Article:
West Ada

Despite few homeless, Eagle mulls Boise-style camping law

Workers (who declined to give their names) conduct an inventory of empty tents Dec. 5 at the fenced-off former homeless encampment called Cooper Court in Boise. The city of Boise has drawn both praise and criticism for its handling of a homeless population that grew more visible last year.
Workers (who declined to give their names) conduct an inventory of empty tents Dec. 5 at the fenced-off former homeless encampment called Cooper Court in Boise. The city of Boise has drawn both praise and criticism for its handling of a homeless population that grew more visible last year. kgreen@idahostatesman.com

Eagle leaders are being cautious as they talk about whether the city should adopt a new law banning overnight camping in public places.

Police Chief Patrick Calley told the City Council this week that his officers occasionally come across homeless people in Eagle and take them to shelters in Boise. He warned about the legal risk of enforcing a camping ban if the shelters are full.

“Cities and other public entities have assumed some risk for criminalizing homelessness when homeless shelters or homeless services are not available,” Calley said. “And I want to be certain we don’t incur any risk or liability or civic liability to be sued if this were not done properly.”

The city of Boise’s response to homelessness over the past two years has drawn both praise and criticism. Some of the harshest critics accuse the city of using its law, which prohibits camping in public spaces, as a tool to drive away homeless people. Hence Calley’s concern about the perception of “criminalizing homelessness.”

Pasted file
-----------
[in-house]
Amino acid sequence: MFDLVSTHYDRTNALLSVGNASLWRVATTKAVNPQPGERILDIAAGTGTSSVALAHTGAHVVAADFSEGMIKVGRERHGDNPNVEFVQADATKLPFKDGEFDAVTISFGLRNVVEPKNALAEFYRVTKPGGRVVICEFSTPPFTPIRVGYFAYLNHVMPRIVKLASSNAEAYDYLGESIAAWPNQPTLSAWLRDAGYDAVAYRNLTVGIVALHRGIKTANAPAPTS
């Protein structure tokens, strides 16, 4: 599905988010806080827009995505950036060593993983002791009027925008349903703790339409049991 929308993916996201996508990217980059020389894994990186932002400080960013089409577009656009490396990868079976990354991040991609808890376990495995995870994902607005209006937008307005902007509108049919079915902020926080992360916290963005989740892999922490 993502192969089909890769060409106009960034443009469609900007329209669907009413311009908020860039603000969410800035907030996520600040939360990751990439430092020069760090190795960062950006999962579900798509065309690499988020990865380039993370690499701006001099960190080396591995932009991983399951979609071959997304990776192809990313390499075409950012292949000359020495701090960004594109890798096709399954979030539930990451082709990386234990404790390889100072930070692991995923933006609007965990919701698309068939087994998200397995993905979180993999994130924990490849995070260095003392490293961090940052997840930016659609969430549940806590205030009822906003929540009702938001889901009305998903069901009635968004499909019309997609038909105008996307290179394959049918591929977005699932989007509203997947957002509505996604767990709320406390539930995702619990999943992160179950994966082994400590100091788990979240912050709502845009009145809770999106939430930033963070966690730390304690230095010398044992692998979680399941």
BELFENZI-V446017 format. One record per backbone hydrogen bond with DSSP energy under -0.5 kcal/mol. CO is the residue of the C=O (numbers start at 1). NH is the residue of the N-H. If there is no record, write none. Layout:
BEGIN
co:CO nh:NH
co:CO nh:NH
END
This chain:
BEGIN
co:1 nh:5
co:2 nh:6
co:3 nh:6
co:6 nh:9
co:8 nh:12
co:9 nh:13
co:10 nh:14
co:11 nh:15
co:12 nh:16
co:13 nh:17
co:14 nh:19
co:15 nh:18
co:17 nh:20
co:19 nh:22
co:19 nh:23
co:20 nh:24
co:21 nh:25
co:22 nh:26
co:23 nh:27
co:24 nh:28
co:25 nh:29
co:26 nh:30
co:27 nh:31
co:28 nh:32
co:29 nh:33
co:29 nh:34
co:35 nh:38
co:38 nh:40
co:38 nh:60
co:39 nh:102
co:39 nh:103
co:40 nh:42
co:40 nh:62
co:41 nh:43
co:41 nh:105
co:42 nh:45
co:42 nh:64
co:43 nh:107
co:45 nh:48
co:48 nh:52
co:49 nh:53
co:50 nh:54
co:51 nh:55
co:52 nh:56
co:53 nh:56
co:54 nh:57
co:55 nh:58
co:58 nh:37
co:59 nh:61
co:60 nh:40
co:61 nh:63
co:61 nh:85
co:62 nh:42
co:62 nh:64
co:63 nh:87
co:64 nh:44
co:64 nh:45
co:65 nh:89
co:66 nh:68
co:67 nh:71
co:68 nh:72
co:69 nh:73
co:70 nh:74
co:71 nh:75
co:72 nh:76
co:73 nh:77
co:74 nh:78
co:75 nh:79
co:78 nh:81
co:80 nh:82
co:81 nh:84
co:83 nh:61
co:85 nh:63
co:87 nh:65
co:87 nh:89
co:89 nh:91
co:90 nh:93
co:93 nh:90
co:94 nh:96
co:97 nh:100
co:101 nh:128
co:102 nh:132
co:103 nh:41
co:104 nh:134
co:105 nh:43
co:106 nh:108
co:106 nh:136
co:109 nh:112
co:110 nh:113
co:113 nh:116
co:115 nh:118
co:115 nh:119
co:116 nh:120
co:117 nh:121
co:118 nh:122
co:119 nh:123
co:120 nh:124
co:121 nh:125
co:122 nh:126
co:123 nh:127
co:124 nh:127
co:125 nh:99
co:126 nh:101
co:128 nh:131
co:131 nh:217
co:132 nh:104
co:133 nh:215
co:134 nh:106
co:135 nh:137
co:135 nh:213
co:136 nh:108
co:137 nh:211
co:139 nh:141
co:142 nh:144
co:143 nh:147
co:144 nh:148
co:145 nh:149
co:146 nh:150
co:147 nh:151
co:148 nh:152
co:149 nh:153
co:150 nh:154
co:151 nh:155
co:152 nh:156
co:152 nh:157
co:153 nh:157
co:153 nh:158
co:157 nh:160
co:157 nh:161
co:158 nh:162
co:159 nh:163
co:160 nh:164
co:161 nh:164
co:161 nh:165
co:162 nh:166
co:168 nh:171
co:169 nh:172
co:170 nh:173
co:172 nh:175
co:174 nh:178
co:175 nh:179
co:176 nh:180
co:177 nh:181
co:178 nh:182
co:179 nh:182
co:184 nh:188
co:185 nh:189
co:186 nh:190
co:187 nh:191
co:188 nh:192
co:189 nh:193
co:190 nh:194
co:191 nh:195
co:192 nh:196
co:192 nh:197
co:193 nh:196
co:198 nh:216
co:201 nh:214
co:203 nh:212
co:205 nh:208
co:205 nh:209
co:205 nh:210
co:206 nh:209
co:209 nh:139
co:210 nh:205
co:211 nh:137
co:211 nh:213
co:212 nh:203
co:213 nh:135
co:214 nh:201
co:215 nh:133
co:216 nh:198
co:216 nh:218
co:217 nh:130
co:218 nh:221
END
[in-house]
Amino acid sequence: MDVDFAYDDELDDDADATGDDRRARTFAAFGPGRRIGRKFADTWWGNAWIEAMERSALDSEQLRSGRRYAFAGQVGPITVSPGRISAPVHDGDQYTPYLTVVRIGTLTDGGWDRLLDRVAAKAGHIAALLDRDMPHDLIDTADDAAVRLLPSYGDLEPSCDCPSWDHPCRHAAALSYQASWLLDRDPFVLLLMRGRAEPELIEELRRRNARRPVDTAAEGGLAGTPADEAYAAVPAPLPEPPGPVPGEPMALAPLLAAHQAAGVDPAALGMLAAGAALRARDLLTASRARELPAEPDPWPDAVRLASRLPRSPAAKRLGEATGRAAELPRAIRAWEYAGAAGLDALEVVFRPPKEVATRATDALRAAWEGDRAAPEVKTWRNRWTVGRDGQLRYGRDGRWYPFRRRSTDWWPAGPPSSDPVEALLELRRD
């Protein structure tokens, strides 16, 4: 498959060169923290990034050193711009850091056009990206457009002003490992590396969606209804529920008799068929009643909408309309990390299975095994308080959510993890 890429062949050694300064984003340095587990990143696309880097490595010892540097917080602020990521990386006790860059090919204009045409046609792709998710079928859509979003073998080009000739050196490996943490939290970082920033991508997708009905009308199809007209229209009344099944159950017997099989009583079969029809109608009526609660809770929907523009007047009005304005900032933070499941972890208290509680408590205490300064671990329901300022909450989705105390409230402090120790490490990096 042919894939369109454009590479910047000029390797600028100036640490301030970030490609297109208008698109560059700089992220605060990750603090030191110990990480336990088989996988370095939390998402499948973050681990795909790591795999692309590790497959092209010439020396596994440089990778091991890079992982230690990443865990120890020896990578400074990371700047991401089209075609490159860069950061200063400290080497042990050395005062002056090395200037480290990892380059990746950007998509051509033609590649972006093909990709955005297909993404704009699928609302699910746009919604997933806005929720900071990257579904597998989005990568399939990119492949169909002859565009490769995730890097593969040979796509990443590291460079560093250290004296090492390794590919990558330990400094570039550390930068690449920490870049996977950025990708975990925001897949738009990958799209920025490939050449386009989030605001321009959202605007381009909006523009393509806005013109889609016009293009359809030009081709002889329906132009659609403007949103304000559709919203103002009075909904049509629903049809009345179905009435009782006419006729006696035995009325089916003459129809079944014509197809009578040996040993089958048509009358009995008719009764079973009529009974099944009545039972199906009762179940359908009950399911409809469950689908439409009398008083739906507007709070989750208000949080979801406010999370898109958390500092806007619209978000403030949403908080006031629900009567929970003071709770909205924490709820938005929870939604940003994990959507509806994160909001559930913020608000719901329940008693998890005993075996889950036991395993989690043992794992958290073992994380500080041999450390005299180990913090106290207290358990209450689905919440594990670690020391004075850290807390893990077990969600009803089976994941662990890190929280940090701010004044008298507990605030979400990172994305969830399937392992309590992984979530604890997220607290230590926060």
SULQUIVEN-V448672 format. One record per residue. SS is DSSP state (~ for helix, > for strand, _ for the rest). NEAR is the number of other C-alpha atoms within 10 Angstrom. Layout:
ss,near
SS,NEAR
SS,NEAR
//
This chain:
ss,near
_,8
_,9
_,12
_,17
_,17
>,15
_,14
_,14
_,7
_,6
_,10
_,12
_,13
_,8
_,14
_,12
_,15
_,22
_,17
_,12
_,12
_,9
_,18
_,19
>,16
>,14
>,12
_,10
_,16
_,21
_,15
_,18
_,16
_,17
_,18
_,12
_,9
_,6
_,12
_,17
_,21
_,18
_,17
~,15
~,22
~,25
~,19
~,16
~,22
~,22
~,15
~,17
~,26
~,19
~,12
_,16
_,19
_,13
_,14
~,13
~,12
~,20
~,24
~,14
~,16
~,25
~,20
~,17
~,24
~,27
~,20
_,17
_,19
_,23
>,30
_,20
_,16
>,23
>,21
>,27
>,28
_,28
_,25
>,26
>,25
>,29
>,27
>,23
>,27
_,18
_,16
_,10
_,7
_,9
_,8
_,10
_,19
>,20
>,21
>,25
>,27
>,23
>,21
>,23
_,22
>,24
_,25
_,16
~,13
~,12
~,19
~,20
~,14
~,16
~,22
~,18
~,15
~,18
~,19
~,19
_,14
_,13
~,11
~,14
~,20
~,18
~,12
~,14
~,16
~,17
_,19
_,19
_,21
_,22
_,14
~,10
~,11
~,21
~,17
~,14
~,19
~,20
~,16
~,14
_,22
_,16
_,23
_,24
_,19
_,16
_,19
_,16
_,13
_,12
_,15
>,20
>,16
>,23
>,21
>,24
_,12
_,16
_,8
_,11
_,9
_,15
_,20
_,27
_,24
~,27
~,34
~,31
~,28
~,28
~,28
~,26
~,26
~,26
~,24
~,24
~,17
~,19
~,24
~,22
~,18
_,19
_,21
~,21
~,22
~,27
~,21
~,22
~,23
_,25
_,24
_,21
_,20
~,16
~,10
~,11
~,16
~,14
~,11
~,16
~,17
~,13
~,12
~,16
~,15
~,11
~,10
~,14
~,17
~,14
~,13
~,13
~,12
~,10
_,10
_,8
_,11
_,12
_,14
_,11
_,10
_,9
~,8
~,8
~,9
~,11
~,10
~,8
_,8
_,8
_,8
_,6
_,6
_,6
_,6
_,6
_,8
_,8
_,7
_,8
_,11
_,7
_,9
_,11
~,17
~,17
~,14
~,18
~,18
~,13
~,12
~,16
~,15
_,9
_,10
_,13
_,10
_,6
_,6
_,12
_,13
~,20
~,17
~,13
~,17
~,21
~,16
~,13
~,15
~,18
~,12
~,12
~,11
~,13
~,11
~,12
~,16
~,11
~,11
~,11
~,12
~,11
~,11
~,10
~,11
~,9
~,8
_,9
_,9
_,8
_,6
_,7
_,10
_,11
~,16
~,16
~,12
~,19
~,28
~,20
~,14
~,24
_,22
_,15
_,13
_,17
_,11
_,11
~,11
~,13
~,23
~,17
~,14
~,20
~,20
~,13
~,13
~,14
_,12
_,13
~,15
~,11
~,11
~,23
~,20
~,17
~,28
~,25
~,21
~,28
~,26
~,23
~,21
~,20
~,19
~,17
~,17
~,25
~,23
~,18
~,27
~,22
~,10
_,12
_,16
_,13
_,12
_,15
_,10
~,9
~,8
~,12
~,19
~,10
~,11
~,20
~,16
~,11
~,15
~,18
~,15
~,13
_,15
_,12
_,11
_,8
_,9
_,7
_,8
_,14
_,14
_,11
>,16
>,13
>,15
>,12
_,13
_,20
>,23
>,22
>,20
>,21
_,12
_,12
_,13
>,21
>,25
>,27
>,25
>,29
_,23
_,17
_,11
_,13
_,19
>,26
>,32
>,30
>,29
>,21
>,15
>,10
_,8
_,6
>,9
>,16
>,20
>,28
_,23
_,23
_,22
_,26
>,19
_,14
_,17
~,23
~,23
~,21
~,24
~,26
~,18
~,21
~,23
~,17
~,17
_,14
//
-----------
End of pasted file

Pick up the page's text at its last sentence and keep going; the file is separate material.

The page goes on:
Eagle doesn’t have many homeless people, if any. Furthermore, the city has a brief law already on the books that bans camping in public spaces.

Councilman Jeff Kunz wondered whether the city needs a new law to fix a problem that, so far at least, doesn’t exist.

“If we do see an uptick, we’re likely to know that it’s a gradual uptick, and ... we could take action at that time before it becomes a serious issue,” Kunz said.

Calley recommended having some kind of public camping law available, not to harass people who are homeless and have nowhere to go, but to roust scofflaws who present legitimate safety and security concerns.

“We have had to use this in positioning with individuals that are an actual risk,” Calley said. “An example I would share is, maybe a group of students doing a senior sleep-out and wanting to pitch a tent in Merrill Park or along the Boise River. We want that ordinance to remain. We don’t want it to be jeopardized or stricken. It allows us at least that opportunity at compliance.”

Mayor Stan Ridgeway and the council asked Calley, the city attorney, and Boise city attorneys that handle Eagle misdemeanor prosecutions to look at Boise’s camping law and consider whether some version would be good for Eagle. If they think so, Ridgeway said, they’ll recommend it to the council, which would hold a public hearing and vote before making it law.

Ridgeway said there’s no timetable for that process.

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